This will not be showing at Images Cinema, but I want to write about Dredd.
This is not a film I would have watched on my own, in a theater or at home, if I had not received a high recommendation from filmmaker Stacy Cochran. I didn’t know it shared a screenwriter with 28 Days Later and Never Let Me Go, Alex Garland, or that it co-starred Olivia Thirlby, an actress who is most well-known as the best friend in Juno, who deserves more starring roles than she’s had.
It’s really good, the best action movie I’ve seen in a long while. It’s gorgeous, violent, thought-provoking. It has some visually stunning sequences, violent and otherwise, revealing the beauty that exists in mundane existence, even in a harsh dystopian future. The violence is in your face, visceral, sparkly, and somehow not glorified at all.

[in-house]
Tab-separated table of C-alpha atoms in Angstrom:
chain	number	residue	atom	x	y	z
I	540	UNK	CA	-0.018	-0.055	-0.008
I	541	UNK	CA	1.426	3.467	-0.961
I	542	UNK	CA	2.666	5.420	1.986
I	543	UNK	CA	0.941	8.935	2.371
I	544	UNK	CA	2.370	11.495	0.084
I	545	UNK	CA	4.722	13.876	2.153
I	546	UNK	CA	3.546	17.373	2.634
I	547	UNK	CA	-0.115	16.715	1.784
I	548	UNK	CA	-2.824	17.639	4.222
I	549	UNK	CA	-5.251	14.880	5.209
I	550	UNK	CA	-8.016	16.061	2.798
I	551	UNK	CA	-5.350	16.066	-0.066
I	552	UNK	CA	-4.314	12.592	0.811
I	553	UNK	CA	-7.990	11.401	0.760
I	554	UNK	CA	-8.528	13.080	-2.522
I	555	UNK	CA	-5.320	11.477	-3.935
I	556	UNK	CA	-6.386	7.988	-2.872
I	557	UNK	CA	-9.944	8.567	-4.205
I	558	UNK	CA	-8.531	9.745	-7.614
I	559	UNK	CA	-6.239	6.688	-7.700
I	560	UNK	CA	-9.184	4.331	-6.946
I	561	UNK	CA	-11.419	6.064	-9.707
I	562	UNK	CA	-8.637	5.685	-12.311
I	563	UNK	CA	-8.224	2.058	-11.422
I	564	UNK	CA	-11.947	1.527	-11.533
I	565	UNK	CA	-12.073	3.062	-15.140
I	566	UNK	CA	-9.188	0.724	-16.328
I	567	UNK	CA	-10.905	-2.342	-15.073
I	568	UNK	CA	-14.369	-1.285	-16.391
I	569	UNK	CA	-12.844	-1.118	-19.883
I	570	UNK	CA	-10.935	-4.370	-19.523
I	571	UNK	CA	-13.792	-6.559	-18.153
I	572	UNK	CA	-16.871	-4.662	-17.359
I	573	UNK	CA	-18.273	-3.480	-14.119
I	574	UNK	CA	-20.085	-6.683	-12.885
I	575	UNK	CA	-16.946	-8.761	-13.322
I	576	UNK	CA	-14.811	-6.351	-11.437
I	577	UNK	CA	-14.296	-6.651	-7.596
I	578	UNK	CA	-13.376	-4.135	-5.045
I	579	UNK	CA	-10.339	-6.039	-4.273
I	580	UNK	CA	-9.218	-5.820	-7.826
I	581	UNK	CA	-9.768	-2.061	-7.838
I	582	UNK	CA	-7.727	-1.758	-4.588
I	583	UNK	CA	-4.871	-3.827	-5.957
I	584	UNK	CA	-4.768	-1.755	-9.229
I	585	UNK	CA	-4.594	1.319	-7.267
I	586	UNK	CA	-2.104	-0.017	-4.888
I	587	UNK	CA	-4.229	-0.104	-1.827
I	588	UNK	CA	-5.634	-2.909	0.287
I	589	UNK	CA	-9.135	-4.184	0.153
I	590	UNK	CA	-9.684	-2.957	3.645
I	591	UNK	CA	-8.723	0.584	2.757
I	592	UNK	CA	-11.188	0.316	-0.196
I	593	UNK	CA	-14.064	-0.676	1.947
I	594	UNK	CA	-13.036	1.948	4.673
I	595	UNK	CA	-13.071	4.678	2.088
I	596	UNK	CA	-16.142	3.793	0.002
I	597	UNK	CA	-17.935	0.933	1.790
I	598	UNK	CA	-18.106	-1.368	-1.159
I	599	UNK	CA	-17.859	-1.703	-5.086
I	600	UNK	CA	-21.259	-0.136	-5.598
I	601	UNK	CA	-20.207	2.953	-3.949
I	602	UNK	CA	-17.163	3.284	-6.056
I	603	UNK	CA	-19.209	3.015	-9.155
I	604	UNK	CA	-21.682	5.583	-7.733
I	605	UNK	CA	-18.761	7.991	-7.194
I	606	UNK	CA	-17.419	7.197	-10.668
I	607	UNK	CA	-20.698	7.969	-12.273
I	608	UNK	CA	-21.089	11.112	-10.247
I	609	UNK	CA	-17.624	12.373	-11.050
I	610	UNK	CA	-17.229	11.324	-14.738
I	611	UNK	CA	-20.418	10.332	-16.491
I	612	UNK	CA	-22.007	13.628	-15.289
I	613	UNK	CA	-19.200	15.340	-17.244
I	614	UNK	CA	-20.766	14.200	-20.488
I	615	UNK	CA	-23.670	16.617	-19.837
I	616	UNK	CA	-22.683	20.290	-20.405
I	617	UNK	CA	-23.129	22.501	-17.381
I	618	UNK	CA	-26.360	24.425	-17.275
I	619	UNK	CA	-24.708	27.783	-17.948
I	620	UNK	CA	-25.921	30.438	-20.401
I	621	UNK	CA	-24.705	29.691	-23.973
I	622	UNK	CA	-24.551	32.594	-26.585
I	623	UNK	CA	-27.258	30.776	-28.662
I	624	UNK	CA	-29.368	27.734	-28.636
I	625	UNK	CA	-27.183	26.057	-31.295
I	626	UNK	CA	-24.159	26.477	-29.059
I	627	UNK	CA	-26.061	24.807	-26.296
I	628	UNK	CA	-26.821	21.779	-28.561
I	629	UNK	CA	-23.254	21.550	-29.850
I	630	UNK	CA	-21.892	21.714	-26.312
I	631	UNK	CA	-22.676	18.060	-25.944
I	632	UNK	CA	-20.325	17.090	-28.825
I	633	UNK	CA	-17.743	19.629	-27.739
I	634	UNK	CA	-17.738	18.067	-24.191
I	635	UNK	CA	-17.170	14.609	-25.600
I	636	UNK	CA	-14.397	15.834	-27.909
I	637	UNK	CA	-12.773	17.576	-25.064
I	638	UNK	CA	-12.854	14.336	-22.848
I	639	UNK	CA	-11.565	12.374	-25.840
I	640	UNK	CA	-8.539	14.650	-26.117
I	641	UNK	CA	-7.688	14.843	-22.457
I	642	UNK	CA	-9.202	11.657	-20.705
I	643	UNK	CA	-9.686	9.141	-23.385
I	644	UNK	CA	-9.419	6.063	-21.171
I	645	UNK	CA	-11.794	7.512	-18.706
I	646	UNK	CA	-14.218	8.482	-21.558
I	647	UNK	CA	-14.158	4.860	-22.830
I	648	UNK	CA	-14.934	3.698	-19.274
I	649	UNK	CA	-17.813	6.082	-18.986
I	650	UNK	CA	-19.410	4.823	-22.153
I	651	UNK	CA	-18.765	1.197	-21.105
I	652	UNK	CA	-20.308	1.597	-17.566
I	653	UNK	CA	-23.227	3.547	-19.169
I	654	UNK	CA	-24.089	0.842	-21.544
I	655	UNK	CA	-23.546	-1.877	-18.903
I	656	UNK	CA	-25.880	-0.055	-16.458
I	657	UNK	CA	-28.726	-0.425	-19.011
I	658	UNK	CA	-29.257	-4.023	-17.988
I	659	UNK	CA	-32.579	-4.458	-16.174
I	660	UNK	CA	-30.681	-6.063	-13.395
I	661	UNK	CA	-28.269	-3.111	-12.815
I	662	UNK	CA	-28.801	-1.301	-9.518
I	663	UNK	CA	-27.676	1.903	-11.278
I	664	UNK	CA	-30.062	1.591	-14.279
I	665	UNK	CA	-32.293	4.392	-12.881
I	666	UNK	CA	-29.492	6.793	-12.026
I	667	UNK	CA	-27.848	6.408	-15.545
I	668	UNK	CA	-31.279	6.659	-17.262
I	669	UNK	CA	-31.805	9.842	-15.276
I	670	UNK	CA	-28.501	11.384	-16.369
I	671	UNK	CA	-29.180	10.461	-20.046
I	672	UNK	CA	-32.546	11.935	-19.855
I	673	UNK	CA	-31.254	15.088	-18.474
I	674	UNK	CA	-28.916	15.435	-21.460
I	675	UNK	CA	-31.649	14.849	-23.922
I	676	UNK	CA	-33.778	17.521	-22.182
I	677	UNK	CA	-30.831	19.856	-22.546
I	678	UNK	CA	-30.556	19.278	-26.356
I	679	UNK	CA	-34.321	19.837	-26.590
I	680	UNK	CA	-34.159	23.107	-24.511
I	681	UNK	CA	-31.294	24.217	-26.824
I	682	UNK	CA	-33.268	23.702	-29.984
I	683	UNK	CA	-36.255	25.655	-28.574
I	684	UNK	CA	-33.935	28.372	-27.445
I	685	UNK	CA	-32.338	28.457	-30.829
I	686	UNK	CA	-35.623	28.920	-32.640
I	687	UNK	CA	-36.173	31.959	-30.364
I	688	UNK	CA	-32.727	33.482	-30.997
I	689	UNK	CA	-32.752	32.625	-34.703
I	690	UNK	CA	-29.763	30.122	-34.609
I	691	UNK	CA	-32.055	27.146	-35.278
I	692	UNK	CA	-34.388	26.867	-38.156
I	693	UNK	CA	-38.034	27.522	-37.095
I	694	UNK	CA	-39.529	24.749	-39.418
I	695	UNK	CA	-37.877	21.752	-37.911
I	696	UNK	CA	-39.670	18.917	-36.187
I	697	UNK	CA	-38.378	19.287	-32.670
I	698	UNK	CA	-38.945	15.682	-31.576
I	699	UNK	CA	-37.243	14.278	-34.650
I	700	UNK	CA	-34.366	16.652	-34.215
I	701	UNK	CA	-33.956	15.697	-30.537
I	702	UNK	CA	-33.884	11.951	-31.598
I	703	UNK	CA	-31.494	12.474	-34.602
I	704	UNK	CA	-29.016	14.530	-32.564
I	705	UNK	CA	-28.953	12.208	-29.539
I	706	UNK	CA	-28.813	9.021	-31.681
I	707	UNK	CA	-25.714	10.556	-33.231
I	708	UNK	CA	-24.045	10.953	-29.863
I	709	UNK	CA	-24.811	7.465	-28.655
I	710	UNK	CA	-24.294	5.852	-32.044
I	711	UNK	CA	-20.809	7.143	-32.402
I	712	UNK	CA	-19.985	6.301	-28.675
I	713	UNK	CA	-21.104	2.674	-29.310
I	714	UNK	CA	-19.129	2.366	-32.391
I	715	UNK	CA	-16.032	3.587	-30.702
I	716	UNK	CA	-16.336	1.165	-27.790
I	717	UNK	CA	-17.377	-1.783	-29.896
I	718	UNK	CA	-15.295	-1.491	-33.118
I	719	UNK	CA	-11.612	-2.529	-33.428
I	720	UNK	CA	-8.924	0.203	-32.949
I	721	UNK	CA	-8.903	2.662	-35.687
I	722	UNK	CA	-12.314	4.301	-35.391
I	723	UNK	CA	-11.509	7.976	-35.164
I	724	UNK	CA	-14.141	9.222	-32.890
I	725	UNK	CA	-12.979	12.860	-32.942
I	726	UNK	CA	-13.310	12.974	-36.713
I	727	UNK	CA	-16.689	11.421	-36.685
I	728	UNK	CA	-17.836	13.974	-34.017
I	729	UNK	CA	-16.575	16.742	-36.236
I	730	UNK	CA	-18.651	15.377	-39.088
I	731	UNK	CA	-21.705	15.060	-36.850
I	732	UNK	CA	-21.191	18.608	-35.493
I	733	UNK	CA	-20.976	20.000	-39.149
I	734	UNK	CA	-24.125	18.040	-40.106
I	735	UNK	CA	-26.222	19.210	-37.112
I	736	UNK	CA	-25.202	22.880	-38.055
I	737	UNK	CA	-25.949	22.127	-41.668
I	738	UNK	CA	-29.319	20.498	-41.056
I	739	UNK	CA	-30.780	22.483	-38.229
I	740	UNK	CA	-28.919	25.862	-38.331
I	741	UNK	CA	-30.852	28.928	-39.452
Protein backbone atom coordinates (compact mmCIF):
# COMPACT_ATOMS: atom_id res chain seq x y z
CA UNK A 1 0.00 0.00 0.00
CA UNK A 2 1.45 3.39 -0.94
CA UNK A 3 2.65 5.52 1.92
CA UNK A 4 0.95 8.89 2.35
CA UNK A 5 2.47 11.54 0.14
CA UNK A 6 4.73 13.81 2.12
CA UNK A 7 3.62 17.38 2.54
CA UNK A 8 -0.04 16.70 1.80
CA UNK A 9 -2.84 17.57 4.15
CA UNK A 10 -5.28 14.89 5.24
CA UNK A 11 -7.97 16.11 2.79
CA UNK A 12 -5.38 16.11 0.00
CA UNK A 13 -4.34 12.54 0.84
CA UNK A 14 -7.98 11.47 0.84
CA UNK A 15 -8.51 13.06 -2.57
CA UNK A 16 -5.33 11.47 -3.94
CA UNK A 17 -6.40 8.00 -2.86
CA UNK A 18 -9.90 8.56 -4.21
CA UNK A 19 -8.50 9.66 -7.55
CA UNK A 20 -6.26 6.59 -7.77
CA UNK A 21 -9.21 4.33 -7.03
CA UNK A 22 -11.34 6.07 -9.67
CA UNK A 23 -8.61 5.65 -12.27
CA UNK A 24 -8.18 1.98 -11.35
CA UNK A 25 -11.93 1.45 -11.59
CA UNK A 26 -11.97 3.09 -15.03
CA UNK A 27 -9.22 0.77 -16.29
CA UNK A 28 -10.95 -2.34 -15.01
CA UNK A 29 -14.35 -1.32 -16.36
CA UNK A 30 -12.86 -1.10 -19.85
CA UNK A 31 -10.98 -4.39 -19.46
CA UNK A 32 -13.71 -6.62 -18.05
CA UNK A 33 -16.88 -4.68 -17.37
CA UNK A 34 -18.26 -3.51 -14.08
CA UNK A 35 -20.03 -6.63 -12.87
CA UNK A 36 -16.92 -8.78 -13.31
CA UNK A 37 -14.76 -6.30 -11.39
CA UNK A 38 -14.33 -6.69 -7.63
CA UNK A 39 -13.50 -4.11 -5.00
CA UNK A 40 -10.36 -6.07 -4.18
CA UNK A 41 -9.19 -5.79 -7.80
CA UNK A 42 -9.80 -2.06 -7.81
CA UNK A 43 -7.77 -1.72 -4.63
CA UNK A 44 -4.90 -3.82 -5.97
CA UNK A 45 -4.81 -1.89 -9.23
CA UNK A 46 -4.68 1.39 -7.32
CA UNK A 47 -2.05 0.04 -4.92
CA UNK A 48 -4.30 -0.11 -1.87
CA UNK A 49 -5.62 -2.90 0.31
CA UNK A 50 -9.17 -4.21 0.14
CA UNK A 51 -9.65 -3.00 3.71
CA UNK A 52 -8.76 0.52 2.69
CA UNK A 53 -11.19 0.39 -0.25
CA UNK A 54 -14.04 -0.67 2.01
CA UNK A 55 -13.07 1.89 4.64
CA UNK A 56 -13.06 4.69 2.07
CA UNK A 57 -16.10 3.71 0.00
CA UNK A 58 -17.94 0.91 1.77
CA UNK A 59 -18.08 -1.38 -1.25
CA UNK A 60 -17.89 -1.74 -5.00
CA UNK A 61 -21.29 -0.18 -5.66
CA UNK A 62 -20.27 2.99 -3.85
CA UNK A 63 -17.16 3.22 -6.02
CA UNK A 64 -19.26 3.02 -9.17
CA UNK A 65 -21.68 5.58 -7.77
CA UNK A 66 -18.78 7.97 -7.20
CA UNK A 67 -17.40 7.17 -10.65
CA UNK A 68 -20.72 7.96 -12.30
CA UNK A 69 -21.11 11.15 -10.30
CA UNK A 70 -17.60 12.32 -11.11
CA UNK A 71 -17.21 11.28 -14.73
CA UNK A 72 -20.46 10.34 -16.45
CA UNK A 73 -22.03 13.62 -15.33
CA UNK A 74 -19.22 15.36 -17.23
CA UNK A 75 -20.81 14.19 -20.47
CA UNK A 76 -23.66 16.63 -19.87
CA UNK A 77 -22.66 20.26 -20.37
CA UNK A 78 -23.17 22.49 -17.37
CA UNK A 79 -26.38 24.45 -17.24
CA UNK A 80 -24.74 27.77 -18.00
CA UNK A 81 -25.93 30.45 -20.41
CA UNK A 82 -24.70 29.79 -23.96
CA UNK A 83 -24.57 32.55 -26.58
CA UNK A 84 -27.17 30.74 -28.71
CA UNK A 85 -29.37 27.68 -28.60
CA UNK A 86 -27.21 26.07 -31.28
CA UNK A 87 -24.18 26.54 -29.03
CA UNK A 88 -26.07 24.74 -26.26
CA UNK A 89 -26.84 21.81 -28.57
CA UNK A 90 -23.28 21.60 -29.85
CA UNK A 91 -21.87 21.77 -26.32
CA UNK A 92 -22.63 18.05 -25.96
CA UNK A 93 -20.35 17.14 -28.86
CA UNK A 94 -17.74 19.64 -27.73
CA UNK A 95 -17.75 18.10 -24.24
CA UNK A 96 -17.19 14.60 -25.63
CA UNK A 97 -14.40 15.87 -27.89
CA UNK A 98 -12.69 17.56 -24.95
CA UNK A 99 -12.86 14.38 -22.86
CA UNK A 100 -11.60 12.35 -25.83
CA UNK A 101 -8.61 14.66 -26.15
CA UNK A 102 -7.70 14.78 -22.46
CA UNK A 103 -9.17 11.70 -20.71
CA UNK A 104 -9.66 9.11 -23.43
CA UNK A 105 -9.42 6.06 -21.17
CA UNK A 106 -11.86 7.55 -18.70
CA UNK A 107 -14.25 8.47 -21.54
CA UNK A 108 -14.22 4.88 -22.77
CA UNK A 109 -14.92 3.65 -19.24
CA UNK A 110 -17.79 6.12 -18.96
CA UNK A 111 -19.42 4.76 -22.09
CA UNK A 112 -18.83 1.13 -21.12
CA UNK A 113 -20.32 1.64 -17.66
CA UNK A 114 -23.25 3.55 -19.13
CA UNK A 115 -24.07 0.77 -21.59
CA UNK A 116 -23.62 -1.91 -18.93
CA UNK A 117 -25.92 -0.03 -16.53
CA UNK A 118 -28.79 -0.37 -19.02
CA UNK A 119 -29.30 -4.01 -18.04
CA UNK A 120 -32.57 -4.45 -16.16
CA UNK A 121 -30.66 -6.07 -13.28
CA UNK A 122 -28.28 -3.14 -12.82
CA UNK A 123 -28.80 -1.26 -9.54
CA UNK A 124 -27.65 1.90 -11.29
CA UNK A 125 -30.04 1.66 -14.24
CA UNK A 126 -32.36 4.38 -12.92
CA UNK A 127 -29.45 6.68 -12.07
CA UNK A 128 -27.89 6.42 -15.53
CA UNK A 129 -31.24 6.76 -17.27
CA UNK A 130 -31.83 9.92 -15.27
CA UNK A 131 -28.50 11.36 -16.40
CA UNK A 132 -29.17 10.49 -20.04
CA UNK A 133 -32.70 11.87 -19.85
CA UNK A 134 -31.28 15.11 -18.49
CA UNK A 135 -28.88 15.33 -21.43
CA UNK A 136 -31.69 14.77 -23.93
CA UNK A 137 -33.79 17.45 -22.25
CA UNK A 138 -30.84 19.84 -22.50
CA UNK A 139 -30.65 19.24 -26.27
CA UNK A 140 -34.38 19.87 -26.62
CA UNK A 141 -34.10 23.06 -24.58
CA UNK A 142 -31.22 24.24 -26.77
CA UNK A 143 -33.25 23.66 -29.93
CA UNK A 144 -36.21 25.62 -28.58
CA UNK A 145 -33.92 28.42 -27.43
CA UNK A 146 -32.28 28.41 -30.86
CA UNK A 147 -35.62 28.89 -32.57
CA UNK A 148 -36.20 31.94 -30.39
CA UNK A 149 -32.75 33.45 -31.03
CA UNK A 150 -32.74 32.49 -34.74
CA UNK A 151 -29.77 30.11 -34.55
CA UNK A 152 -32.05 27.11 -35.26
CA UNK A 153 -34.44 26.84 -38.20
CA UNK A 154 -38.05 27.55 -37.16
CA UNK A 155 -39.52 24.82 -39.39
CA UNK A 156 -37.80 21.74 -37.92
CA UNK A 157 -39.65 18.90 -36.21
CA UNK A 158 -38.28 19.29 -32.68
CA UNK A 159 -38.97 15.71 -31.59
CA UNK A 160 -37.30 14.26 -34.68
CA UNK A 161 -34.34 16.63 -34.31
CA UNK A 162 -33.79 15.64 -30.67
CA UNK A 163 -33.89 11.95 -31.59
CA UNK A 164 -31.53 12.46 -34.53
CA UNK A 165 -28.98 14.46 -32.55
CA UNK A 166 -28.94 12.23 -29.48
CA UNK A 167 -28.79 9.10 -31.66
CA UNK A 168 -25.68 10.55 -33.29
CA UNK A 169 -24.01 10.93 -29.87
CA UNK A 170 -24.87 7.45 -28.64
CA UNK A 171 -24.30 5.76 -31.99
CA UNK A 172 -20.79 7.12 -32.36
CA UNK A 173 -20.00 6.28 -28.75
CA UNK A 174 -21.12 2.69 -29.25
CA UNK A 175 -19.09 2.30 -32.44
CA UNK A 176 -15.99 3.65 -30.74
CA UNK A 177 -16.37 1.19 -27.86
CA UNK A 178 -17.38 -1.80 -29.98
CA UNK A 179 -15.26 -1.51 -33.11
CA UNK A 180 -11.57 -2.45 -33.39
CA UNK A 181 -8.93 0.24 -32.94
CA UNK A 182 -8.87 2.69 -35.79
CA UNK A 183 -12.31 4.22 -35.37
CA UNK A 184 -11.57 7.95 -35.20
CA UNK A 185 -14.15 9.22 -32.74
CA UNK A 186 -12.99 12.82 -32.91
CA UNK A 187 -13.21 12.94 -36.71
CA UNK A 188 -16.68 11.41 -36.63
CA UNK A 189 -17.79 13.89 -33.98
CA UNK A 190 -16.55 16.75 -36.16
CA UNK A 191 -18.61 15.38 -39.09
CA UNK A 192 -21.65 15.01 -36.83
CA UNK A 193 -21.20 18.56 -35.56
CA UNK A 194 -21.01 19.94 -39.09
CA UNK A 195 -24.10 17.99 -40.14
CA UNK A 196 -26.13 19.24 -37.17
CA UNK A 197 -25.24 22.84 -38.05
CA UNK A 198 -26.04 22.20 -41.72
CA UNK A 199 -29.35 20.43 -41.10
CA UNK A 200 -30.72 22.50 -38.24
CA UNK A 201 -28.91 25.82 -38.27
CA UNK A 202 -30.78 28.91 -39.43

It’s a rare action movie that allows women to be people, not just witches, bitches, or hood ornaments. The villian of the film, MaMa, is fascinating, monstrous, but somehow also still entirely human. I keep thinking about the door to her suite, with a heart spray-painted on the door.
The other woman in the film is Olivia Thirlby’s character, Anderson, a rookie, being assessed by Dredd for her ability to be a judge. She doesn’t wear a judges’ helmet, which covers the head and eyes, because it blocks her psychic powers. Her strength is her vulnerability. There’s power in vulnerability!
And maybe that’s what its about. MaMa and Judge Dredd both seemingly invulnerable, Dredd behind his mask, with his arsenal of weapons, MaMa, with her mega block encapsulated against the outside world filled with people willing to risk their lives for her. But Anderson prevails because she’s willing to be vulnerable.